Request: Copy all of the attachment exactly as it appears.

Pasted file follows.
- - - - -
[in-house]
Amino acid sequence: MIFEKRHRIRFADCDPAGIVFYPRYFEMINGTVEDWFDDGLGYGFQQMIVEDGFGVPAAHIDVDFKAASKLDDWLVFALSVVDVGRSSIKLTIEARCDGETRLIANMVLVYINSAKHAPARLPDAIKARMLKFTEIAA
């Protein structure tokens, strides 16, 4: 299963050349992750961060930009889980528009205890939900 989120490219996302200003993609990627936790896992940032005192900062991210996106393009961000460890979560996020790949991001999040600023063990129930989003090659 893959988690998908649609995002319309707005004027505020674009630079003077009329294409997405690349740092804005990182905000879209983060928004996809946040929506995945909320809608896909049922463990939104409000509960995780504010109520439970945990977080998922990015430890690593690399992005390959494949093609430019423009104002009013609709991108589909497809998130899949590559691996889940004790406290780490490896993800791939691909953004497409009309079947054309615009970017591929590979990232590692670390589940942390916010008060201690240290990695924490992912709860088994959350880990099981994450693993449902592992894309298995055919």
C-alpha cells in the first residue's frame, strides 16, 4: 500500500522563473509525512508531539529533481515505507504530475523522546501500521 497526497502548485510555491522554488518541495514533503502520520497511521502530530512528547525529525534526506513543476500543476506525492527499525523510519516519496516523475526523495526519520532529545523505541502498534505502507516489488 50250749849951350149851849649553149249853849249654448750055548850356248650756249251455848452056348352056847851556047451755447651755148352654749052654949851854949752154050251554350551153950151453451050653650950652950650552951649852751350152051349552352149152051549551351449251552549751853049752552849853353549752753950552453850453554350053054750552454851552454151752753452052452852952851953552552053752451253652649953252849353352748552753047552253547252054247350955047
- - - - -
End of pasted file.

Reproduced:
[in-house]
Amino acid sequence: MIFEKRHRIRFADCDPAGIVFYPRYFEMINGTVEDWFDDGLGYGFQQMIVEDGFGVPAAHIDVDFKAASKLDDWLVFALSVVDVGRSSIKLTIEARCDGETRLIANMVLVYINSAKHAPARLPDAIKARMLKFTEIAA
């Protein structure tokens, strides 16, 4: 299963050349992750961060930009889980528009205890939900 989120490219996302200003993609990627936790896992940032005192900062991210996106393009961000460890979560996020790949991001999040600023063990129930989003090659 893959988690998908649609995002319309707005004027505020674009630079003077009329294409997405690349740092804005990182905000879209983060928004996809946040929506995945909320809608896909049922463990939104409000509960995780504010109520439970945990977080998922990015430890690593690399992005390959494949093609430019423009104002009013609709991108589909497809998130899949590559691996889940004790406290780490490896993800791939691909953004497409009309079947054309615009970017591929590979990232590692670390589940942390916010008060201690240290990695924490992912709860088994959350880990099981994450693993449902592992894309298995055919």
C-alpha cells in the first residue's frame, strides 16, 4: 500500500522563473509525512508531539529533481515505507504530475523522546501500521 497526497502548485510555491522554488518541495514533503502520520497511521502530530512528547525529525534526506513543476500543476506525492527499525523510519516519496516523475526523495526519520532529545523505541502498534505502507516489488 50250749849951350149851849649553149249853849249654448750055548850356248650756249251455848452056348352056847851556047451755447651755148352654749052654949851854949752154050251554350551153950151453451050653650950652950650552951649852751350152051349552352149152051549551351449251552549751853049752552849853353549752753950552453850453554350053054750552454851552454151752753452052452852952851953552552053752451253652649953252849353352748552753047552253547252054247350955047